Apple announced yesterday that it intended to lay off 190 workers who are currently employed in Project Titan, its self-driving car programme.
In a filing with US state regulators, the Cupertino-based company said that eight Santa Clara County facilities near its headquarters would be affected as of 16 April. A spokesperson confirmed that all of the people involved were working for the firm’s autonomous vehicle division.
Although Apple has expressed interest in self-driving vehicles, it has never given any details about whether it was developing a self-driving car, or even working on the computer systems, sensors or software to control one.
The documents publicly filed with regulators reveal some hitherto unknown info. Among those who will lose their jobs are at least 24 software engineers and 40 hardware engineers. This is according to the letter that Apple sent to employment regulators in California.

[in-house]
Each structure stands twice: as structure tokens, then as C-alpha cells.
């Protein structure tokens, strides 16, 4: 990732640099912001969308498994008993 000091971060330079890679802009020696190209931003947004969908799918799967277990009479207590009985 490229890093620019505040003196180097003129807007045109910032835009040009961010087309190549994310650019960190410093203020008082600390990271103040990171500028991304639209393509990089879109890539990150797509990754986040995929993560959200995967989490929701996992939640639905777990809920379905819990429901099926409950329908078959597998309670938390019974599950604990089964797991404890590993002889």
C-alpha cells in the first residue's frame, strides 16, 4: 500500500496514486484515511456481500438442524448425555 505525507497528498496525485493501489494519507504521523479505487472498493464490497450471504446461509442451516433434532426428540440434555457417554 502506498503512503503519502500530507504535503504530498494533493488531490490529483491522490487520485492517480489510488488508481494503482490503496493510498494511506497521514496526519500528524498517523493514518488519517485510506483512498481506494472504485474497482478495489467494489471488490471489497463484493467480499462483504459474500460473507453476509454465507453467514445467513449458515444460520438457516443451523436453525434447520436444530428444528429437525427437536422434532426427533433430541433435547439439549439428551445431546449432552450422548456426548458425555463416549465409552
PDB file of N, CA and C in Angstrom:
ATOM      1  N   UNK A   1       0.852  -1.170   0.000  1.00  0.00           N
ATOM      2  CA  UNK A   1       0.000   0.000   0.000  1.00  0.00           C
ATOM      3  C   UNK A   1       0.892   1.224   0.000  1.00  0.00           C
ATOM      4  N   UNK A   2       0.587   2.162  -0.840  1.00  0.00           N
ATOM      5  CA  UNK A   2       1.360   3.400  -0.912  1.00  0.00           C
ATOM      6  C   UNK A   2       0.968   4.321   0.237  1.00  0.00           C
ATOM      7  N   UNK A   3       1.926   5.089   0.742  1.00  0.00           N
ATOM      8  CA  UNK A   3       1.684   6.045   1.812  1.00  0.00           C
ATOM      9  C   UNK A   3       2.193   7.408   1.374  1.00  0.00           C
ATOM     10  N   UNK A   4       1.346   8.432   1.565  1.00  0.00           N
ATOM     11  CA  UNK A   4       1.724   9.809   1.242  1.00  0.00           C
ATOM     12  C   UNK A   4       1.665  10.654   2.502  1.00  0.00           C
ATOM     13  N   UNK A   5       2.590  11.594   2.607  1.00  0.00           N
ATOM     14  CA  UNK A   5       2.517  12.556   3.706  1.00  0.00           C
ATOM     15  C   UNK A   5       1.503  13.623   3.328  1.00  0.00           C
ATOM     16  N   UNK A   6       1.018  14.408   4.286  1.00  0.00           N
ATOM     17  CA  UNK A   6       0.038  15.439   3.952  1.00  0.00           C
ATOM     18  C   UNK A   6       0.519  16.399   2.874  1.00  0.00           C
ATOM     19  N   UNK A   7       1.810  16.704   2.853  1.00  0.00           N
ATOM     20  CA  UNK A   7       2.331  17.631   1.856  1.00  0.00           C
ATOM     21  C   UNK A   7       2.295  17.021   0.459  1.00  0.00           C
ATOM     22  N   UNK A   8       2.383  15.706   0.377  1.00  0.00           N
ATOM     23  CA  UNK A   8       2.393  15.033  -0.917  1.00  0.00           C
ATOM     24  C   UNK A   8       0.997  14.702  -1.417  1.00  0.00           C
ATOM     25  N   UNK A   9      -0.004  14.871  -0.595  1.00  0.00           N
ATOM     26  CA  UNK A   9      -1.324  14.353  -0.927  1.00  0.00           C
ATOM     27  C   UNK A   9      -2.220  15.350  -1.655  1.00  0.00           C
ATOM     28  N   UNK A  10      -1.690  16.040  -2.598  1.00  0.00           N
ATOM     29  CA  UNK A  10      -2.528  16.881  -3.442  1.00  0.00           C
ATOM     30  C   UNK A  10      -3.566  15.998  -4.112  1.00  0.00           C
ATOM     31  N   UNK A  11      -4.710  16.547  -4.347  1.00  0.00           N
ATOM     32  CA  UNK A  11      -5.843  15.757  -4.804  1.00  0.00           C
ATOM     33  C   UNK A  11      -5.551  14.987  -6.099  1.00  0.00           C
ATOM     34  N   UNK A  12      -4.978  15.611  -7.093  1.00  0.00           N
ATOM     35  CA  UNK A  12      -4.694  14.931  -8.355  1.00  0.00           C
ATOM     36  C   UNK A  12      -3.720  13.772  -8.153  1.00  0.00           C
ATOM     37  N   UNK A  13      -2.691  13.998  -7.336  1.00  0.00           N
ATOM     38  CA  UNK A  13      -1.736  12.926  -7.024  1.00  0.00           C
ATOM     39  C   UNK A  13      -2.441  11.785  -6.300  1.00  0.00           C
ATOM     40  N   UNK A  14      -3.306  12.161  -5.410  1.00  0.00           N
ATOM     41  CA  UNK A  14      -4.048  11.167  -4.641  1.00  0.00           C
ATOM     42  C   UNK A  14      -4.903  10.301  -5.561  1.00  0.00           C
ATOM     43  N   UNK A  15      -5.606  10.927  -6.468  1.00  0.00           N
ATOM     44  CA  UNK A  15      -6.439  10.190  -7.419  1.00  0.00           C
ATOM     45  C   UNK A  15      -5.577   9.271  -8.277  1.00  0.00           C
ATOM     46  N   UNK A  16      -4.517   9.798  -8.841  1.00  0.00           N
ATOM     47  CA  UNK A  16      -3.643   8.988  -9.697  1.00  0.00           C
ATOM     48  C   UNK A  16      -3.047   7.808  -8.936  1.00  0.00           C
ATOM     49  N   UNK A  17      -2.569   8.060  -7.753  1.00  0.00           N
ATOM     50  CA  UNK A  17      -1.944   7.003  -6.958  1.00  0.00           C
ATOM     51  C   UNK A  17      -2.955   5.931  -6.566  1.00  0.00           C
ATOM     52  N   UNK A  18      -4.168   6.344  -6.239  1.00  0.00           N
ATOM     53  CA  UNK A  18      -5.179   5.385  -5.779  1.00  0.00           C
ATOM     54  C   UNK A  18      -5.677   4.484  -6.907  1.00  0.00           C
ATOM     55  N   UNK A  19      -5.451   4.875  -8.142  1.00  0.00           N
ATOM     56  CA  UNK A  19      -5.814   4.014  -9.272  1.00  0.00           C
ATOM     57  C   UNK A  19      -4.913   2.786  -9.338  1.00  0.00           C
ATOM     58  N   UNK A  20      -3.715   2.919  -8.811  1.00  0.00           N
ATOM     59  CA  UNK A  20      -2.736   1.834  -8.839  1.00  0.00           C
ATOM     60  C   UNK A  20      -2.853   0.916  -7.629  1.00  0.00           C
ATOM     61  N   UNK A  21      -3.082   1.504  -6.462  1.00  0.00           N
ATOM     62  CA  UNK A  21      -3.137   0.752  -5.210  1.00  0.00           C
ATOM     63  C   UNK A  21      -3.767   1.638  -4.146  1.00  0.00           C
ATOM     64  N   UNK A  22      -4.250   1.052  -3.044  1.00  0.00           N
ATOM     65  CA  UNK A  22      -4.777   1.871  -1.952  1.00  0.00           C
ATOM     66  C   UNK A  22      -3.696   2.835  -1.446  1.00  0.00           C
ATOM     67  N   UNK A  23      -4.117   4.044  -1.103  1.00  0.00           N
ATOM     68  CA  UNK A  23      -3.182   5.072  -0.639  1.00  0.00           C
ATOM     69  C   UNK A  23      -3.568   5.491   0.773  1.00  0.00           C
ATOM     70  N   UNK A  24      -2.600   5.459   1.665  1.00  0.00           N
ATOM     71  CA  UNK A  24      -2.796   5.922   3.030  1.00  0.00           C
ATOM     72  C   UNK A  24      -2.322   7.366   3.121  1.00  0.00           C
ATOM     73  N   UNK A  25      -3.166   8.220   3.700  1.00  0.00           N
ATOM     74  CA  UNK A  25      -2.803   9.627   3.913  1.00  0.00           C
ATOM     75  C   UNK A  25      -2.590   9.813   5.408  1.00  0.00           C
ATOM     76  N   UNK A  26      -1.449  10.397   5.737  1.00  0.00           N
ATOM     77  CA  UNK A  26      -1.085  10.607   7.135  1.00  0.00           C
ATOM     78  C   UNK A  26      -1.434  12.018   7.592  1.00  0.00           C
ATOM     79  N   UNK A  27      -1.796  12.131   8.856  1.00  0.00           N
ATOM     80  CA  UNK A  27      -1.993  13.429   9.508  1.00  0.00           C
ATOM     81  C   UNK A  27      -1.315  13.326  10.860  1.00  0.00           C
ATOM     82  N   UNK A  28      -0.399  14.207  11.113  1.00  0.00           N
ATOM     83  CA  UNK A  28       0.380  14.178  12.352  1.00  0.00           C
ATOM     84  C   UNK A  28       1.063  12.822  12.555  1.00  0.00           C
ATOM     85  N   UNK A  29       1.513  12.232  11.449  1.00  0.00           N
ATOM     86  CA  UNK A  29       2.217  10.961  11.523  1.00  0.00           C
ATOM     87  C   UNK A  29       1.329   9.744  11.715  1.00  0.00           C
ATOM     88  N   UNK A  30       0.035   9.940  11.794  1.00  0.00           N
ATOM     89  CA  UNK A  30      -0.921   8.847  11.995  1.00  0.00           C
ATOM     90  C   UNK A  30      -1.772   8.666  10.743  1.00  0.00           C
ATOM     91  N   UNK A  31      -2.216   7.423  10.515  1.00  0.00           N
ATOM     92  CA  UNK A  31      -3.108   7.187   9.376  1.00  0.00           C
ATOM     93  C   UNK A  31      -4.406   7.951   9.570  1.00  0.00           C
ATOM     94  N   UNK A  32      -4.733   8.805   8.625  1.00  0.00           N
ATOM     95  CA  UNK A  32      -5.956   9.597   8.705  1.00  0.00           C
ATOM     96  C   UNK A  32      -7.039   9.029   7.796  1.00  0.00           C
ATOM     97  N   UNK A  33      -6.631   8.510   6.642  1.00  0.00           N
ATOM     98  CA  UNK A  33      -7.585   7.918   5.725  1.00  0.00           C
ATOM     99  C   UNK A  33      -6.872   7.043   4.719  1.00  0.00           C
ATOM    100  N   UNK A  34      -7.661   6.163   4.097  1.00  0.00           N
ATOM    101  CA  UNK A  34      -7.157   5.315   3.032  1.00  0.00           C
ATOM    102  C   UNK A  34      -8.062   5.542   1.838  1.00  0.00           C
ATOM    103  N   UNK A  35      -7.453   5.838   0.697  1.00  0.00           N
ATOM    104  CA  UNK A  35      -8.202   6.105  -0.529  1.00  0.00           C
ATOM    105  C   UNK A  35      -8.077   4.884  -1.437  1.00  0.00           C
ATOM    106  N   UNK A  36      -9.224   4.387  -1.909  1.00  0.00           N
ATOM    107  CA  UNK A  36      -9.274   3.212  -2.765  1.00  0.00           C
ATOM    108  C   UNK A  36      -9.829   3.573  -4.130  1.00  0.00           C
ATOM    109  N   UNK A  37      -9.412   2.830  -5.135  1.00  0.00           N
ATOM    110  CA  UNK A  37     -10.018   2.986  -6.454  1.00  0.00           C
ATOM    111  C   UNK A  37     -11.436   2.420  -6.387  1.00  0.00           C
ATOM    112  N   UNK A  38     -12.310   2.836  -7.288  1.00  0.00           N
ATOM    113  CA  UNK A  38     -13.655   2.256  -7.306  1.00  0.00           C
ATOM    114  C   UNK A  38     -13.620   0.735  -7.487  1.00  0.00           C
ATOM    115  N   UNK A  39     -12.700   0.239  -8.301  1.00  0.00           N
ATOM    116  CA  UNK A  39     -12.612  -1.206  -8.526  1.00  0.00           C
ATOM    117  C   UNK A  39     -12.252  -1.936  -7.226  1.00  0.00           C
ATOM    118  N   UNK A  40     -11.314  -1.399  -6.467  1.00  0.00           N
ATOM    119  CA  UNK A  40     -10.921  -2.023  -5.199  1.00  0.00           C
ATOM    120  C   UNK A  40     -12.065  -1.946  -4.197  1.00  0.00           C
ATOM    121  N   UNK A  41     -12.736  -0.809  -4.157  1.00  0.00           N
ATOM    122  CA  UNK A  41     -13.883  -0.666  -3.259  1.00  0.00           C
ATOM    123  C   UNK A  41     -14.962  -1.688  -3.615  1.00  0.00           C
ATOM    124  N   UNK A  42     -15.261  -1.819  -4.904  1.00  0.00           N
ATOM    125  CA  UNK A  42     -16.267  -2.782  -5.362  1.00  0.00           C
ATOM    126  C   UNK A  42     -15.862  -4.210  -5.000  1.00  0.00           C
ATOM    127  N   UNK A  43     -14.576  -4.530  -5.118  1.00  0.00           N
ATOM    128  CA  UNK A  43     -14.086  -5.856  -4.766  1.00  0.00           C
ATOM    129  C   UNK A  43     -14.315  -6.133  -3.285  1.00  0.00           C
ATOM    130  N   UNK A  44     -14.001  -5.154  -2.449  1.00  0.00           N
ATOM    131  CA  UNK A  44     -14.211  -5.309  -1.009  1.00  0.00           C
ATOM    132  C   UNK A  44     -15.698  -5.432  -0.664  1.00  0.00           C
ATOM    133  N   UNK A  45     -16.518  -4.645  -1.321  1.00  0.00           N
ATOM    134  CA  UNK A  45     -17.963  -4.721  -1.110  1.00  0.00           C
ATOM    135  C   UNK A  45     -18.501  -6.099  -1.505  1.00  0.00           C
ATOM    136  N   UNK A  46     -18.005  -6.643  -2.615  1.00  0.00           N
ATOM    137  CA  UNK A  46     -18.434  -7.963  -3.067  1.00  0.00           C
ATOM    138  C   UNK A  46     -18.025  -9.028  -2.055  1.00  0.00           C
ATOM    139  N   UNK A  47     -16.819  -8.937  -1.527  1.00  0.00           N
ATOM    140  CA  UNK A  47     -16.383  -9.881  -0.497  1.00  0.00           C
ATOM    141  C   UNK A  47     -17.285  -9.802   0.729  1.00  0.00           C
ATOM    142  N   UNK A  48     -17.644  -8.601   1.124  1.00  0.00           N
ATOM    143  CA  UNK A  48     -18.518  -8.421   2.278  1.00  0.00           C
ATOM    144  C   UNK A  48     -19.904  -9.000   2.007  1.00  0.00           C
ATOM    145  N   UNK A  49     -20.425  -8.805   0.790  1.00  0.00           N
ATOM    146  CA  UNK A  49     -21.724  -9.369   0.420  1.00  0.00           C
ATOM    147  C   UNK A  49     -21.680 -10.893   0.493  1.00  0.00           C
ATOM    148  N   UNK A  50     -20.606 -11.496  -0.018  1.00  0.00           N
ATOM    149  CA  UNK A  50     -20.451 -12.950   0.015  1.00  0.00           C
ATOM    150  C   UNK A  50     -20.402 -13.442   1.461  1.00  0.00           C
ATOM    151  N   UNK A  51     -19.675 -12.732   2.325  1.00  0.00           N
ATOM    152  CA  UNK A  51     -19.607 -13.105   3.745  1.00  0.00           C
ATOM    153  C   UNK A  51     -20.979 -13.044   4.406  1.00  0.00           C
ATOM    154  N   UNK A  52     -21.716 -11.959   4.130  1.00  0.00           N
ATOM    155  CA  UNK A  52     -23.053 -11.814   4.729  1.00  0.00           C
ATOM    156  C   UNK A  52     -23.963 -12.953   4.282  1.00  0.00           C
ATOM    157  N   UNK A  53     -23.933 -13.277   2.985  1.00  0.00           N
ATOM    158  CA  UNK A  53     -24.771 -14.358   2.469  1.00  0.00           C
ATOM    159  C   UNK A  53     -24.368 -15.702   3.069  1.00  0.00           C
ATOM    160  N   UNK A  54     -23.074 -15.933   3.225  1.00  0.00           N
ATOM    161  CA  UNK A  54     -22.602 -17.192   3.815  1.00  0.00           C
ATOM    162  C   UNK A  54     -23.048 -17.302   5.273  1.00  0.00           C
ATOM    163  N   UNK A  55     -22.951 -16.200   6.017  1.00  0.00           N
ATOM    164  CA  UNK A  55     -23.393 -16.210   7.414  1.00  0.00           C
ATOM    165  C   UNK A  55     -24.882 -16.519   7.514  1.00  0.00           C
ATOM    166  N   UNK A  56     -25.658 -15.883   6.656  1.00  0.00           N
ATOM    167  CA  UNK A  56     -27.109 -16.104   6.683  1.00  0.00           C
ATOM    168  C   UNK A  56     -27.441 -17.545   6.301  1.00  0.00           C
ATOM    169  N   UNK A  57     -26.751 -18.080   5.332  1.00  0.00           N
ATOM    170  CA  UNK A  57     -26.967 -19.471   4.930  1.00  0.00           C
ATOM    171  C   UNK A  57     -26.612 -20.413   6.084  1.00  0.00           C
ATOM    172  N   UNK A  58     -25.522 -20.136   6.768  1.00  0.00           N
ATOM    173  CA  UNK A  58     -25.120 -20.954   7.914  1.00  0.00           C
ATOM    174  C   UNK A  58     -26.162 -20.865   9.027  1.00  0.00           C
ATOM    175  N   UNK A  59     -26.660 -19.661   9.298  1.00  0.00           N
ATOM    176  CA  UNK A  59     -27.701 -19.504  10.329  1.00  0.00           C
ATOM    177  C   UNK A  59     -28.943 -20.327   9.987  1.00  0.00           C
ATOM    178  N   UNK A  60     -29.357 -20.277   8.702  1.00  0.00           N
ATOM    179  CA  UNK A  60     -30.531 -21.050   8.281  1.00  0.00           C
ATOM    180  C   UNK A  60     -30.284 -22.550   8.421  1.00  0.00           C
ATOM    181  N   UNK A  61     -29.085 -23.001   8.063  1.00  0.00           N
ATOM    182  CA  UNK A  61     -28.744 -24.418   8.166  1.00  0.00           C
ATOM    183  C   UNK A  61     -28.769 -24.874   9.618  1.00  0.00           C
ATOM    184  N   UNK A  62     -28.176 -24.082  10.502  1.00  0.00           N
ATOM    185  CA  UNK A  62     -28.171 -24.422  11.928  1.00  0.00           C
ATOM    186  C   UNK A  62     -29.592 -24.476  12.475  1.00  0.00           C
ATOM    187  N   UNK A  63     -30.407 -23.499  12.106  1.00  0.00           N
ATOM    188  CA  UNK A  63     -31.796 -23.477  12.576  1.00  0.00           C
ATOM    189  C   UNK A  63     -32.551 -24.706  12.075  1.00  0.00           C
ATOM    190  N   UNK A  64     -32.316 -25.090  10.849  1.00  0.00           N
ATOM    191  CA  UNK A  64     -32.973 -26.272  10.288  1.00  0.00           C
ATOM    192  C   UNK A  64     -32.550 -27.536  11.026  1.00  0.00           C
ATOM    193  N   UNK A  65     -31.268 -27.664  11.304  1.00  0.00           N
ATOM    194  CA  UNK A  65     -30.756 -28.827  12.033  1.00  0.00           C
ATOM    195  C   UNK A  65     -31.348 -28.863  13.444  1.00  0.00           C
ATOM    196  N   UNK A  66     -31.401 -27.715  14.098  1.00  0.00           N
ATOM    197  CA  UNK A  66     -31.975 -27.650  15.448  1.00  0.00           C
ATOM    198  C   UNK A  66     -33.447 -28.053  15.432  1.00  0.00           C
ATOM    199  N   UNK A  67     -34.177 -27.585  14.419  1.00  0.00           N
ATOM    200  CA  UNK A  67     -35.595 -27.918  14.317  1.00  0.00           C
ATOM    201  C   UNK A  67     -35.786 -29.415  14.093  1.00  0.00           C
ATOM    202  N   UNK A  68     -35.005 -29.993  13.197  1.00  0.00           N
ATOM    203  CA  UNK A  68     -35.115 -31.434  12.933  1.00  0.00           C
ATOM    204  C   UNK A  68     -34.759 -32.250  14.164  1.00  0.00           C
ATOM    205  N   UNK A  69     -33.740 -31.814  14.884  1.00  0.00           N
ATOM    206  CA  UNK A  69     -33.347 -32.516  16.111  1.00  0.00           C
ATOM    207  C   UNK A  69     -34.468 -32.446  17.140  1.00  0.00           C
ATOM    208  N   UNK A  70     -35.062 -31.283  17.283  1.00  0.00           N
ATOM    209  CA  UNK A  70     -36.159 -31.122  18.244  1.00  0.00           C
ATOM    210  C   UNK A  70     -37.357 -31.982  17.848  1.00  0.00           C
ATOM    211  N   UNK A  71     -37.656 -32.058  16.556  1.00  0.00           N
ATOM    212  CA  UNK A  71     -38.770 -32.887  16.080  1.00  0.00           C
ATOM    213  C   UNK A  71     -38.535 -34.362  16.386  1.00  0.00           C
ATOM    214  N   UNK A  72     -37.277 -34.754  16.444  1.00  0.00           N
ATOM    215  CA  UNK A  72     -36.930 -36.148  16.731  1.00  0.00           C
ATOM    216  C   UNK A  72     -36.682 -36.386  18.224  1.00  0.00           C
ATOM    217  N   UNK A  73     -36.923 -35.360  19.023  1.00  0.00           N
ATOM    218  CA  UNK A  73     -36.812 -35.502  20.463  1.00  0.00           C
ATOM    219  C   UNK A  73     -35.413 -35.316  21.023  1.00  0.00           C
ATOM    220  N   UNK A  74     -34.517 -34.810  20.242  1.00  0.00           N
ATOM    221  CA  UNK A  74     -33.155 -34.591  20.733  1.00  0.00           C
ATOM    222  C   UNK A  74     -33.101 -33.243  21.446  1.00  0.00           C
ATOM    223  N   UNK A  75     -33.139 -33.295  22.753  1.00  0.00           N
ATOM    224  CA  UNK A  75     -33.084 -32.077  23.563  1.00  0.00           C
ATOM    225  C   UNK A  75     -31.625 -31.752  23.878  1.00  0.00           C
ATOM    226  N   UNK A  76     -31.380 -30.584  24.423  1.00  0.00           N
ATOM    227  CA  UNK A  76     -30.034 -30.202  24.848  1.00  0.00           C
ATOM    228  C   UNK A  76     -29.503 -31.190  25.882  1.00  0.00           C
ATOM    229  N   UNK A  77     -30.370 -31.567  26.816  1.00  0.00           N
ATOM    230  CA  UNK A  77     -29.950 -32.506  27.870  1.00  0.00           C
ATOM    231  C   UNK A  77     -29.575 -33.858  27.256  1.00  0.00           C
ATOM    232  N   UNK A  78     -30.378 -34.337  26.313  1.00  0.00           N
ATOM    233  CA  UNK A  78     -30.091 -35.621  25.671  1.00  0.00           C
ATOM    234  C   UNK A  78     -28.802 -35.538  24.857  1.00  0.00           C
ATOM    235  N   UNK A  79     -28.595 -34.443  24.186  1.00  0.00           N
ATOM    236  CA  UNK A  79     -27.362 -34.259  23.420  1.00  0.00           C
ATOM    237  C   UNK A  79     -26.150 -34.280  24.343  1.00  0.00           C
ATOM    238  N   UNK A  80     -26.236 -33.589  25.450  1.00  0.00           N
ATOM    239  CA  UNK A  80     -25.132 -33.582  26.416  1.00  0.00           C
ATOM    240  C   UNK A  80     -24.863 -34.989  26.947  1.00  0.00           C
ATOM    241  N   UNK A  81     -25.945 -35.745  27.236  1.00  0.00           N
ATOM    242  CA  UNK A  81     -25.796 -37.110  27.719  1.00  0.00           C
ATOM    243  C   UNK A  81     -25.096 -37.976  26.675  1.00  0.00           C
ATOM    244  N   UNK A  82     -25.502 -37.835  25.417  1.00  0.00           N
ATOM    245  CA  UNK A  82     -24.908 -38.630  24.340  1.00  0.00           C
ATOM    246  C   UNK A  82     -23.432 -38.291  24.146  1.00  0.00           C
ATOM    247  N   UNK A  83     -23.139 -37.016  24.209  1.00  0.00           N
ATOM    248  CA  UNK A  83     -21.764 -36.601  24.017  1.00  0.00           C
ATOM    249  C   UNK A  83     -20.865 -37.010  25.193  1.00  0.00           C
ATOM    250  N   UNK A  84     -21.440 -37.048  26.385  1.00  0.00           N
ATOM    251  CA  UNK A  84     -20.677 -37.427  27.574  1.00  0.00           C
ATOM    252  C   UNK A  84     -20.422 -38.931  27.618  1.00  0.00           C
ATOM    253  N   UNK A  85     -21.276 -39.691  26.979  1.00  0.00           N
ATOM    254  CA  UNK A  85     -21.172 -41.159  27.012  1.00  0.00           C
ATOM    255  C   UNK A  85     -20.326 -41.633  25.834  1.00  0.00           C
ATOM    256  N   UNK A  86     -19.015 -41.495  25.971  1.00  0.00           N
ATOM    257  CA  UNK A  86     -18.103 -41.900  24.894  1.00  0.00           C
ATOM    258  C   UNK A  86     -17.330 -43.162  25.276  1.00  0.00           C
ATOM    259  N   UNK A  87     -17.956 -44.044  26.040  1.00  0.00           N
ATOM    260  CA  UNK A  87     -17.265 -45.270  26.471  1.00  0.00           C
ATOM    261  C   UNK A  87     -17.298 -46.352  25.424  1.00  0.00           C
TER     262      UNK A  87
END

Some of the now redundant positions hint at physical consumer products: an ergonomics engineer, three product design engineers, and a machine shop supervisor. What remains unknown, however, is the number of machinists who reported to the shop supervisor, and whether the unit makes small parts for sensors and other electronics or for automotive parts.
These appear to be the first layoffs since Doug Field took control of Project Titan last year after spending some time at electric car manufacturer Tesla.
Apple runs the autonomous car division on a “need to know” basis, though 5,000 of its 140,000 full-time workers are employed here. This info comes from a court document in a trade secrets theft criminal case that Apple earlier filed against a former employee. About 1,200 of these employees are “core” workers who are directly involved in project development.
Apple is nevertheless ramping up its autonomous vehicle testing on California roads, logging close to 80,000 miles of testing last year, compared to only 1,000 the previous year.